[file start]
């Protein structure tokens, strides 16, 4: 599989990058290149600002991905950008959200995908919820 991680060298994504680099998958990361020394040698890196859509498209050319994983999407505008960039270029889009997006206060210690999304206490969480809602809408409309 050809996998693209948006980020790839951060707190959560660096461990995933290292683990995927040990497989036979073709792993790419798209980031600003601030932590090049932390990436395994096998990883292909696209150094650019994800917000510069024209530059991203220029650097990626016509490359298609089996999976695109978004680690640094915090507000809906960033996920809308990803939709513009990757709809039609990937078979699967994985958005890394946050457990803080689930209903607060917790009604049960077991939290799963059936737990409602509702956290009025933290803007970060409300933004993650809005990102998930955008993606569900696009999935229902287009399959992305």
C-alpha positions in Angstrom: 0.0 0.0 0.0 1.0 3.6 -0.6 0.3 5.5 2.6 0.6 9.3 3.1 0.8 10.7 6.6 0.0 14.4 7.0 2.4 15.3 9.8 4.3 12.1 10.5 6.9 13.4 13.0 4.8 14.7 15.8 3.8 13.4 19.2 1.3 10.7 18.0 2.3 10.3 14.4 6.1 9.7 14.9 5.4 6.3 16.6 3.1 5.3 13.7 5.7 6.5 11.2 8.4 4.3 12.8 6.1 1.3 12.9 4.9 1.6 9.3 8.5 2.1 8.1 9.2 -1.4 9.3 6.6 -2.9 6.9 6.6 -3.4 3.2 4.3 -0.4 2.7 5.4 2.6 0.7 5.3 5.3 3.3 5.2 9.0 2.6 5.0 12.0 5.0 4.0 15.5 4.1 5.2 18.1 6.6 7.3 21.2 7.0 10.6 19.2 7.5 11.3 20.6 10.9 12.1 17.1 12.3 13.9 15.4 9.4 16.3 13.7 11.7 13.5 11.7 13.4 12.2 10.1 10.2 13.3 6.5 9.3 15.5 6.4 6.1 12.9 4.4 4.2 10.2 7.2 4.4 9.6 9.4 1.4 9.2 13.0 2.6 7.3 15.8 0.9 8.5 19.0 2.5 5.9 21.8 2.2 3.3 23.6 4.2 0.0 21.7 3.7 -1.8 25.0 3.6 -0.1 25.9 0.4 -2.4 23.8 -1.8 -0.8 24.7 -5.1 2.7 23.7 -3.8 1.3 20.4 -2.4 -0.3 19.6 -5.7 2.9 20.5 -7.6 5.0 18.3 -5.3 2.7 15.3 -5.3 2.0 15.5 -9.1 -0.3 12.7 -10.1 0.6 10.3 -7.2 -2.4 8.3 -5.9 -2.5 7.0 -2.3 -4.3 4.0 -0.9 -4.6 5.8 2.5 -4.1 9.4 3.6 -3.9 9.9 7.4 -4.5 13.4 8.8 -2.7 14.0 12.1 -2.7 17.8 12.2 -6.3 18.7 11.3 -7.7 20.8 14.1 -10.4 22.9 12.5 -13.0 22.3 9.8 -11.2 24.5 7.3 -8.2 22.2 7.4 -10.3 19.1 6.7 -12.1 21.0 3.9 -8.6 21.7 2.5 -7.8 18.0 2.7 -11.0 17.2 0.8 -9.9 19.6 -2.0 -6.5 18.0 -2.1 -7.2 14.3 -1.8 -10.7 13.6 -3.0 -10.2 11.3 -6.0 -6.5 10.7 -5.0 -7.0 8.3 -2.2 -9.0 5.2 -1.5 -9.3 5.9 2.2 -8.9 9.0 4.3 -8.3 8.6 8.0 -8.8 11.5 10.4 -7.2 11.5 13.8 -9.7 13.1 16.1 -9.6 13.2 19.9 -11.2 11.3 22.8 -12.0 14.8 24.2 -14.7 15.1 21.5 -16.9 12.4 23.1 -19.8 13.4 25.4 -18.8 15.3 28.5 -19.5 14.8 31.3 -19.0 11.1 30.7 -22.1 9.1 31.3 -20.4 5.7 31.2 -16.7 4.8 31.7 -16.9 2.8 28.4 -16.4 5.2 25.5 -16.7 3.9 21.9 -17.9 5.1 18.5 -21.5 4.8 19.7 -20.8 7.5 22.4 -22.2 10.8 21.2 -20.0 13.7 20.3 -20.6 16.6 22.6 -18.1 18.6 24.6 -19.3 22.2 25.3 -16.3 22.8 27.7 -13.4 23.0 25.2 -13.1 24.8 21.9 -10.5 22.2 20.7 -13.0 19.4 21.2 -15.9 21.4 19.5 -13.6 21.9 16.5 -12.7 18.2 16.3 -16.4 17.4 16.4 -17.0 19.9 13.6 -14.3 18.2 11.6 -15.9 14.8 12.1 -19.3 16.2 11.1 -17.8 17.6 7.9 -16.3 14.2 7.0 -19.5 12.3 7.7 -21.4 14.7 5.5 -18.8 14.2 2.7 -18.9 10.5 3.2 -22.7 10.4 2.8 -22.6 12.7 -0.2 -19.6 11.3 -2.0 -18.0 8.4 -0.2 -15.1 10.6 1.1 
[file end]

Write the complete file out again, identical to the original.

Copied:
């Protein structure tokens, strides 16, 4: 599989990058290149600002991905950008959200995908919820 991680060298994504680099998958990361020394040698890196859509498209050319994983999407505008960039270029889009997006206060210690999304206490969480809602809408409309 050809996998693209948006980020790839951060707190959560660096461990995933290292683990995927040990497989036979073709792993790419798209980031600003601030932590090049932390990436395994096998990883292909696209150094650019994800917000510069024209530059991203220029650097990626016509490359298609089996999976695109978004680690640094915090507000809906960033996920809308990803939709513009990757709809039609990937078979699967994985958005890394946050457990803080689930209903607060917790009604049960077991939290799963059936737990409602509702956290009025933290803007970060409300933004993650809005990102998930955008993606569900696009999935229902287009399959992305």
C-alpha positions in Angstrom: 0.0 0.0 0.0 1.0 3.6 -0.6 0.3 5.5 2.6 0.6 9.3 3.1 0.8 10.7 6.6 0.0 14.4 7.0 2.4 15.3 9.8 4.3 12.1 10.5 6.9 13.4 13.0 4.8 14.7 15.8 3.8 13.4 19.2 1.3 10.7 18.0 2.3 10.3 14.4 6.1 9.7 14.9 5.4 6.3 16.6 3.1 5.3 13.7 5.7 6.5 11.2 8.4 4.3 12.8 6.1 1.3 12.9 4.9 1.6 9.3 8.5 2.1 8.1 9.2 -1.4 9.3 6.6 -2.9 6.9 6.6 -3.4 3.2 4.3 -0.4 2.7 5.4 2.6 0.7 5.3 5.3 3.3 5.2 9.0 2.6 5.0 12.0 5.0 4.0 15.5 4.1 5.2 18.1 6.6 7.3 21.2 7.0 10.6 19.2 7.5 11.3 20.6 10.9 12.1 17.1 12.3 13.9 15.4 9.4 16.3 13.7 11.7 13.5 11.7 13.4 12.2 10.1 10.2 13.3 6.5 9.3 15.5 6.4 6.1 12.9 4.4 4.2 10.2 7.2 4.4 9.6 9.4 1.4 9.2 13.0 2.6 7.3 15.8 0.9 8.5 19.0 2.5 5.9 21.8 2.2 3.3 23.6 4.2 0.0 21.7 3.7 -1.8 25.0 3.6 -0.1 25.9 0.4 -2.4 23.8 -1.8 -0.8 24.7 -5.1 2.7 23.7 -3.8 1.3 20.4 -2.4 -0.3 19.6 -5.7 2.9 20.5 -7.6 5.0 18.3 -5.3 2.7 15.3 -5.3 2.0 15.5 -9.1 -0.3 12.7 -10.1 0.6 10.3 -7.2 -2.4 8.3 -5.9 -2.5 7.0 -2.3 -4.3 4.0 -0.9 -4.6 5.8 2.5 -4.1 9.4 3.6 -3.9 9.9 7.4 -4.5 13.4 8.8 -2.7 14.0 12.1 -2.7 17.8 12.2 -6.3 18.7 11.3 -7.7 20.8 14.1 -10.4 22.9 12.5 -13.0 22.3 9.8 -11.2 24.5 7.3 -8.2 22.2 7.4 -10.3 19.1 6.7 -12.1 21.0 3.9 -8.6 21.7 2.5 -7.8 18.0 2.7 -11.0 17.2 0.8 -9.9 19.6 -2.0 -6.5 18.0 -2.1 -7.2 14.3 -1.8 -10.7 13.6 -3.0 -10.2 11.3 -6.0 -6.5 10.7 -5.0 -7.0 8.3 -2.2 -9.0 5.2 -1.5 -9.3 5.9 2.2 -8.9 9.0 4.3 -8.3 8.6 8.0 -8.8 11.5 10.4 -7.2 11.5 13.8 -9.7 13.1 16.1 -9.6 13.2 19.9 -11.2 11.3 22.8 -12.0 14.8 24.2 -14.7 15.1 21.5 -16.9 12.4 23.1 -19.8 13.4 25.4 -18.8 15.3 28.5 -19.5 14.8 31.3 -19.0 11.1 30.7 -22.1 9.1 31.3 -20.4 5.7 31.2 -16.7 4.8 31.7 -16.9 2.8 28.4 -16.4 5.2 25.5 -16.7 3.9 21.9 -17.9 5.1 18.5 -21.5 4.8 19.7 -20.8 7.5 22.4 -22.2 10.8 21.2 -20.0 13.7 20.3 -20.6 16.6 22.6 -18.1 18.6 24.6 -19.3 22.2 25.3 -16.3 22.8 27.7 -13.4 23.0 25.2 -13.1 24.8 21.9 -10.5 22.2 20.7 -13.0 19.4 21.2 -15.9 21.4 19.5 -13.6 21.9 16.5 -12.7 18.2 16.3 -16.4 17.4 16.4 -17.0 19.9 13.6 -14.3 18.2 11.6 -15.9 14.8 12.1 -19.3 16.2 11.1 -17.8 17.6 7.9 -16.3 14.2 7.0 -19.5 12.3 7.7 -21.4 14.7 5.5 -18.8 14.2 2.7 -18.9 10.5 3.2 -22.7 10.4 2.8 -22.6 12.7 -0.2 -19.6 11.3 -2.0 -18.0 8.4 -0.2 -15.1 10.6 1.1 